Director: Martin Scorsese


Martin Scorsese’s paean to the art of cinema is a visually ravishing and technologically breathtaking marvel.” (942, Ian Hayden Smith, 1001 Movies You Must See Before You Die)

I think I’m in two minds about whether I like Hugo or not. I’m not overly enamored of the children who unfortunately drive the narrative. I stand by my last review ( especially with a wealth of British acting talent being much underused. Christopher Lee, Richard Griffiths and Frances De La Tour are very much peripheral characters, who spend their days frequenting the station that sits at the heart of the film. And Jude Law is only in the film for about 15 minutes (if that!) before meeting his untimely demise at the hand of a slightly suspect fire special effect.

Despite being set in Paris there is a very English feel to the film which is due to the entire cast, with the exception of maybe 2 or 3, being British talent. As I said previously they’re all very English Parisians! Sacha Baron Cohen is very funny while having a melancholy element about him as the bumbling Station inspector, complete with a delightfully jumped up sense of importance.

The sets are exquisite with an intensely labyrinthine feel. The child in me would love to spend time exploring them all. Scorsese utilizes a red, white and blue motif through every aspect of the film from set to costumes to lighting. He also uses recurring pieces of music in the soundtrack. I just adore the bookshop. Then again I am a self-confessed book junkie and would happily spend days exploring it.

Hugo Automaton Martin ScorseseBy far the most beautiful element of the films is the automaton. He is exceptionally pleasing aesthetically with an elegance to him despite being made of clockwork elements. In fact that just makes him all the more exceptional when you realize that he actually works – it’s not a computer generated image. You can really see and feel the mastery gone into creating him. And he is very much a character in his own right. In some ways he is one of the most important characters in the film as he is the key to discovering Méliès!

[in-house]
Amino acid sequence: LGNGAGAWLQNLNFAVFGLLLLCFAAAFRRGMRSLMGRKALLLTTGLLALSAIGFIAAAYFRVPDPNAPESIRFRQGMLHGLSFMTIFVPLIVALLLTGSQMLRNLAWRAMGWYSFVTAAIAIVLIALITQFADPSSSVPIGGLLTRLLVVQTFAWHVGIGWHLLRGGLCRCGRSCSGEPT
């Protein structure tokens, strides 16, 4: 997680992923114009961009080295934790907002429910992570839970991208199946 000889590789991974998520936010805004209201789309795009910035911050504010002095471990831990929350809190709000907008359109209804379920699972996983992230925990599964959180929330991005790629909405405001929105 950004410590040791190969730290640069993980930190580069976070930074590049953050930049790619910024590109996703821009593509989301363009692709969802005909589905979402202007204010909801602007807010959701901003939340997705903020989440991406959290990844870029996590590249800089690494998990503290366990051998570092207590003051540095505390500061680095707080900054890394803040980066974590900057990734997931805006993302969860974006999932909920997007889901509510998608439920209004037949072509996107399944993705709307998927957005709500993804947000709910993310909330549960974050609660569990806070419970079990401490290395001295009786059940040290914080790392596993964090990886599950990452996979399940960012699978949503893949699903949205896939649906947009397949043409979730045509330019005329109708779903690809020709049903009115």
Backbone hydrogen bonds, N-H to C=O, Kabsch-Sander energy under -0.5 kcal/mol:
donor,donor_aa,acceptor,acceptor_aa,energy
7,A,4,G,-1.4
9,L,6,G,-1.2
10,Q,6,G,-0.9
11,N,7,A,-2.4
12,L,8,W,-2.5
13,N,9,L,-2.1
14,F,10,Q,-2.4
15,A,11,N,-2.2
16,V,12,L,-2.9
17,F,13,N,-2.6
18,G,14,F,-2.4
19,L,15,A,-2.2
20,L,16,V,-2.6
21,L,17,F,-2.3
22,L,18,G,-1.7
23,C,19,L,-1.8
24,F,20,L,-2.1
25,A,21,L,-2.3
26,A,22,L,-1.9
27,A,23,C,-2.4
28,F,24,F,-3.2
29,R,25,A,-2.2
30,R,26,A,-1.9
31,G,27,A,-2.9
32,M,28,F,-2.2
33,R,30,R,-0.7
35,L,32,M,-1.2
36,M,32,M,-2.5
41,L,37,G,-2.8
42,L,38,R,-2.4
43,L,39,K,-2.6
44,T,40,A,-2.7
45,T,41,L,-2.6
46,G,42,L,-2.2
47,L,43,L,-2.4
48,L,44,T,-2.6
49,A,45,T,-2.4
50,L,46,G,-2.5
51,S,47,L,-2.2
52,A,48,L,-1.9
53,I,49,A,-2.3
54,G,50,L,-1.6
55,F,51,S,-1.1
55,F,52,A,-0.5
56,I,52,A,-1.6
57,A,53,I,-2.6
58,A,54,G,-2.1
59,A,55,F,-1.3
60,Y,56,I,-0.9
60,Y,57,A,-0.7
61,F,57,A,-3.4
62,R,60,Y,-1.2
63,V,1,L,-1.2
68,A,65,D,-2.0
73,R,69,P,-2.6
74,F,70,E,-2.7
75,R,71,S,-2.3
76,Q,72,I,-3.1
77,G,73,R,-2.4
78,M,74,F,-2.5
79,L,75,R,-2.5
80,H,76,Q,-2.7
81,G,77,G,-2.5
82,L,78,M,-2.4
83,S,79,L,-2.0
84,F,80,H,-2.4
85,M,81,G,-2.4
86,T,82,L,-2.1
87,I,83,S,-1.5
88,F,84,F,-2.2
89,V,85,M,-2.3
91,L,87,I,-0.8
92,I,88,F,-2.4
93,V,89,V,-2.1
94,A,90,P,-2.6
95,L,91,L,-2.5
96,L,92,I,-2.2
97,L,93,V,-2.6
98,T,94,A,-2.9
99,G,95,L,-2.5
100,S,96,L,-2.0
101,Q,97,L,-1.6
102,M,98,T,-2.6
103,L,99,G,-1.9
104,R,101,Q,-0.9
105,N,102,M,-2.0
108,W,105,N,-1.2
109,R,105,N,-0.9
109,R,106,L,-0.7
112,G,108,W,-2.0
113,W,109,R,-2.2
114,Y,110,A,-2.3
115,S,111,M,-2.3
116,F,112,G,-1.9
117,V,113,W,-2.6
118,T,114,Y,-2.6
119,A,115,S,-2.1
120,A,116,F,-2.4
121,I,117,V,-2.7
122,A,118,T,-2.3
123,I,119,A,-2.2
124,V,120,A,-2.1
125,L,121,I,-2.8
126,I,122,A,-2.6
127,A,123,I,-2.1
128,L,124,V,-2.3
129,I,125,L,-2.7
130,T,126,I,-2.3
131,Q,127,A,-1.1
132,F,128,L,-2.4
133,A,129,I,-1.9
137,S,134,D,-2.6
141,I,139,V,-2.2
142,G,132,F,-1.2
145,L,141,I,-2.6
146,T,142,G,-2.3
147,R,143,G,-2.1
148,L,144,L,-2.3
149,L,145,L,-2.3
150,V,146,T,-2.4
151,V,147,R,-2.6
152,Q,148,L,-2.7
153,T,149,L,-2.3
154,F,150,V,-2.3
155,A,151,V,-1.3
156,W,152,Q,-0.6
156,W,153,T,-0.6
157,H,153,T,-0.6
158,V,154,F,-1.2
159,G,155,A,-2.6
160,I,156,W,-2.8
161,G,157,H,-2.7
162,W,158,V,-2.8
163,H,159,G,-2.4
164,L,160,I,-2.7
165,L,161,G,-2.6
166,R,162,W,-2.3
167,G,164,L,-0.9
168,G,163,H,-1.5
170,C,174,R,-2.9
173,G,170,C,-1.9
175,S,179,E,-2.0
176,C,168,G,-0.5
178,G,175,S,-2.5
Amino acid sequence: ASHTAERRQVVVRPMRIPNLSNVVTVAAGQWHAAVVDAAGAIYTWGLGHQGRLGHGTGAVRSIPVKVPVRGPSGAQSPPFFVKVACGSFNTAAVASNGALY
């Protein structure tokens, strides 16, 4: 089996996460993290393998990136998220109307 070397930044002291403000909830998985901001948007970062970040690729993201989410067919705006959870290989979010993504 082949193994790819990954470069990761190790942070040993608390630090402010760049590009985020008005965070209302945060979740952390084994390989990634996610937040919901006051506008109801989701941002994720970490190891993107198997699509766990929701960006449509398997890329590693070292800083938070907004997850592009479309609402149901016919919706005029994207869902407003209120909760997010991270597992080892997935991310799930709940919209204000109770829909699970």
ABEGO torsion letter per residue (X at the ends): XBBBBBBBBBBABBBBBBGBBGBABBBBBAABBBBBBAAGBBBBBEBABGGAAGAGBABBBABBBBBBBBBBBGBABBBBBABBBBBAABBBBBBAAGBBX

“[…] the real soul of the film lies in uncovering the history of the elderly shopkeeper. He is George Méliès, and Scorsese goes to painstaking lengths to re-create the world in which he forged his magical films.” (942) Which brings me nicely onto the subject of George Méliès. For starters Ben Kingsley bears a rather striking resemblance to the real man which is enhanced through the use of makeup. Now for me, as a film graduate I had knowledge of Méliès, the films he created and the mark he left on the burgeoning film industry when it was very much in its infancy, so the latter part of the film not only made sense to me but was also a delight to watch.Hugo Martin Scorsese

I loved the homage Scorsese paid to the early creators of cinema like the mention of the Lumiere Brothers. And the archive footage of the groundbreaking work emerging during that period is seamlessly slotted into the narrative. However having said this I think a lot of the references would be lost on people with no knowledge of the history of film. I was trying to explain to my mum who confessed that I had lost her when I started talking about Méliès and arguably his most famous film Le Voyage Dans La Lune (1902 – the first film in 1001 Movies You Must See Before You Die)

 “His passion, wit, and mastery of the medium mirror the talents of Scorsese, who has created a heartfelt manifesto for preserving cinema’s rich past.” (942) My opinion of the film is improving with each viewing however I can easily say that I much prefer the second half of it which I find moving an endearing. I think however that Scorsese is much better suited to films aimed at more adult audiences, though for his first foray into a family film Hugo is definitely nothing to be sniffed at.


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